Noah Schactman reports on Bush administration efforts to lay the groundwork for massive bloodshed in Iraq:
Sunni political and tribal leaders are increasingly throwing in their lot with U.S. forces here against Al-Qaeda in Iraq and other insurgent types. But, to get them to come over to our side, the American military has fed them a steady diet of anti-Shi'ite propaganda.
Arrests and killings of Shi'ite militants are announced from loudspeaker blasts; President Bush's bellicose rhetoric towards Shi'a Iran is reported on friendly radio programs. But the majority of this country is Shi'ite. Are we setting ourselves up as the enemies of the majority here? Are we priming the pump for an all-in sectarian battle royale? It seems like a possibility.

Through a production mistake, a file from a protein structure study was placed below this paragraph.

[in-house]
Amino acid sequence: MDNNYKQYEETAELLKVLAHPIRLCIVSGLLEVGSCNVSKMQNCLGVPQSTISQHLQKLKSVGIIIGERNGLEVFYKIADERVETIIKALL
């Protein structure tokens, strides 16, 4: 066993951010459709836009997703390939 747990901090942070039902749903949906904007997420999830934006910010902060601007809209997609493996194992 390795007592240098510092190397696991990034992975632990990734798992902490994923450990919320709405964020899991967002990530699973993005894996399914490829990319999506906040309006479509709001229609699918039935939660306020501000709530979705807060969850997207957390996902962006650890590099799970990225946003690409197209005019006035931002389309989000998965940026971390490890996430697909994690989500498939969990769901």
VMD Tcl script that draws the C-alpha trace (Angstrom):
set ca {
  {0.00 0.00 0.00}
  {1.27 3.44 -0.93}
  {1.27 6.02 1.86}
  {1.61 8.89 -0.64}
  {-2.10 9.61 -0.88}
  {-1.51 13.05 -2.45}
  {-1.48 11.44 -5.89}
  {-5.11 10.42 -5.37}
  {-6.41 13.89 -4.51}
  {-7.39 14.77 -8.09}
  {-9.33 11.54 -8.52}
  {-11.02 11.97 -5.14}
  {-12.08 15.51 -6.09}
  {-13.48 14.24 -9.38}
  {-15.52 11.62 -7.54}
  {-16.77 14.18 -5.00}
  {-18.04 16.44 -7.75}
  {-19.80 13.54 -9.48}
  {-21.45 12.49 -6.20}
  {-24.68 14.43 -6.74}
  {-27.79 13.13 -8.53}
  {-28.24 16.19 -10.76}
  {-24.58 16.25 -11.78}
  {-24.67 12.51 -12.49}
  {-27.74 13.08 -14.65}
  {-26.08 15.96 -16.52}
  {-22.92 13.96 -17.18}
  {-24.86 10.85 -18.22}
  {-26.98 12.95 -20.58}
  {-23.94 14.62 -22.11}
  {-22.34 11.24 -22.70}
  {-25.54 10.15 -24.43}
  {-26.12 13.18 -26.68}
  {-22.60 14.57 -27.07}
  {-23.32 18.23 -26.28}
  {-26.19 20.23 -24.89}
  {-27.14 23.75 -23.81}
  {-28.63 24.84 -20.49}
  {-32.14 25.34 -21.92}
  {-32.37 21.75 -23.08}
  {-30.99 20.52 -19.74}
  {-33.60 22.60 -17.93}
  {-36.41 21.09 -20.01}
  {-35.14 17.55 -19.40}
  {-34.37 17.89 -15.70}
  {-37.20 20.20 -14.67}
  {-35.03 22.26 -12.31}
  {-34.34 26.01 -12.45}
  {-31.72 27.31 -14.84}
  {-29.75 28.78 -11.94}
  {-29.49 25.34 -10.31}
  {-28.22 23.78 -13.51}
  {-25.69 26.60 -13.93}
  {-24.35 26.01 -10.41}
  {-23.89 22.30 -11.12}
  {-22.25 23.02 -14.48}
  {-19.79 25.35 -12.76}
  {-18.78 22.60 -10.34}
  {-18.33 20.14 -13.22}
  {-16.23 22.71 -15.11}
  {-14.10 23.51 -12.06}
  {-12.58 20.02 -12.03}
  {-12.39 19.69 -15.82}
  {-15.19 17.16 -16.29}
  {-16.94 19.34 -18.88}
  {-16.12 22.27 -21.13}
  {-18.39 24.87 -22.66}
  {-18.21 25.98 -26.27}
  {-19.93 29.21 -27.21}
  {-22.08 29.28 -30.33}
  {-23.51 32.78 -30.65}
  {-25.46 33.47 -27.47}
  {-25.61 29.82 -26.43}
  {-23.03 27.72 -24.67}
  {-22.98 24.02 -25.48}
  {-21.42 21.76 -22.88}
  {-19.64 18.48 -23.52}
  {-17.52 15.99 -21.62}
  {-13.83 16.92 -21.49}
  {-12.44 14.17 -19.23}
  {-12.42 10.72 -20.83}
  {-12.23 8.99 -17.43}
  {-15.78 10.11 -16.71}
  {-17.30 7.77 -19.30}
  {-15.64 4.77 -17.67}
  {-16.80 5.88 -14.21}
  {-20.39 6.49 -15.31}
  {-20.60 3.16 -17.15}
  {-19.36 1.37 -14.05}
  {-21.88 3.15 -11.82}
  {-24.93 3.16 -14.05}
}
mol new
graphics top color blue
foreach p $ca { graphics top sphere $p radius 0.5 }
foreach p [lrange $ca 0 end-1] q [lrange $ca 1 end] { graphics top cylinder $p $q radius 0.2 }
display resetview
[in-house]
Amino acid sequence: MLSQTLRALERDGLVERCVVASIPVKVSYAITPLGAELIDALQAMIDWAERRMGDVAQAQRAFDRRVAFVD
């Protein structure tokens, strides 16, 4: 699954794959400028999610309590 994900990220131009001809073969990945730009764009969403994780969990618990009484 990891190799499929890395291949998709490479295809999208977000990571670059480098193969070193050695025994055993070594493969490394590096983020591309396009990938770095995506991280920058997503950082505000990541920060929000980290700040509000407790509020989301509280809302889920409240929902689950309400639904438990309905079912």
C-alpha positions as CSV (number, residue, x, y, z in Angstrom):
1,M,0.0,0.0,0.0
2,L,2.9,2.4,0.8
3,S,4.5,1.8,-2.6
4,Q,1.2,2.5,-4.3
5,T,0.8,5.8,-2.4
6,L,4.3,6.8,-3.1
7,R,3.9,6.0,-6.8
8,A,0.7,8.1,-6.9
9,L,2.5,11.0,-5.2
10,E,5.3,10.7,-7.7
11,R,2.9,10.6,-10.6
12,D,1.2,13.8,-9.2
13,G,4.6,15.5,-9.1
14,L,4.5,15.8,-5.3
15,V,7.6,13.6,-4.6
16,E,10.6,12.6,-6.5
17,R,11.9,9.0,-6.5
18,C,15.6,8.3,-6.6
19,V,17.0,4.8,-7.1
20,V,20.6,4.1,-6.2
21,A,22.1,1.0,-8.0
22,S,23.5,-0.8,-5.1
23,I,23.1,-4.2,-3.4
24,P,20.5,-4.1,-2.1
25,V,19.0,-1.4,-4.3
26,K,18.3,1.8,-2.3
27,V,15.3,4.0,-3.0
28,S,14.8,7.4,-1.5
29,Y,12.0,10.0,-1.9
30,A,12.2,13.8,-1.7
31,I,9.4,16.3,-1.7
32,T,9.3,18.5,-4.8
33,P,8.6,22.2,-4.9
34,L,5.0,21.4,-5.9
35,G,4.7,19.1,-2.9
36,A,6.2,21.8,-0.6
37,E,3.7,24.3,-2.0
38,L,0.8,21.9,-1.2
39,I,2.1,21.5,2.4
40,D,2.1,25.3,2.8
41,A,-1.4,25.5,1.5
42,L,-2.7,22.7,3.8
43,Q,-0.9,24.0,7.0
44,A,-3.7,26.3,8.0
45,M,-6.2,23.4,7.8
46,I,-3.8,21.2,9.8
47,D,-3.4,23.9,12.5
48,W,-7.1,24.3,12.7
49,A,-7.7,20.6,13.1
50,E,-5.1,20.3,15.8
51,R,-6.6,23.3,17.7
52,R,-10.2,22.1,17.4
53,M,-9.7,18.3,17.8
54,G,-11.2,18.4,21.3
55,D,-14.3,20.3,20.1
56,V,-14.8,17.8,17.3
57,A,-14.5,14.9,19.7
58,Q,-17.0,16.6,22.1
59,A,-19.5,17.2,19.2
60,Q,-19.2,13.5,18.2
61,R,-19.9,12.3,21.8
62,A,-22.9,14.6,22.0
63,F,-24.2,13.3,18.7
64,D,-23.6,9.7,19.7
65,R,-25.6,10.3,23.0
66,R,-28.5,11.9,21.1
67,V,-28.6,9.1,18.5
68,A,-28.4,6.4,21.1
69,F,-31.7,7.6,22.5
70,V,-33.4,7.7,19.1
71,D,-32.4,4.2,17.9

Robert Farley and Kevin Drum make some smart comments. I think this supports my view that our policy may, on some level, be deliberately aimed at fostering sectarian conflict in order to keep both sides friendly to the idea of an open-ended American military presence. Eric Martin has his doubts about that.
I'm reminded, however, of Alex Cooley's commentary on Daniel Nexon and Thomas Wright (PDF) "What's at Stake in the American Empire Debate?" from the May issue of The American Political Science Review:
In fact, the extreme implication of the Nexon/Wright model for U.S. policymakers would be to more vigorously pursue “divide-and-rule” policies in Iraq instead of its contradictory nation-building policies of “unite and rule.”
I don't think one need necessarily see this as an incredibly deliberate development. Rather, the top political leadership in the country, from Bush and Cheney on down, has consistently failed to articulate meaningful objectives in Iraq beyond a stubborn refusal to answer calls for withdrawal. Under the circumstances, we shouldn't be surprised that this priority filtered down over time and has, increasingly, led our strategy to evolve in a divide and rule direction rather than a nation-building one.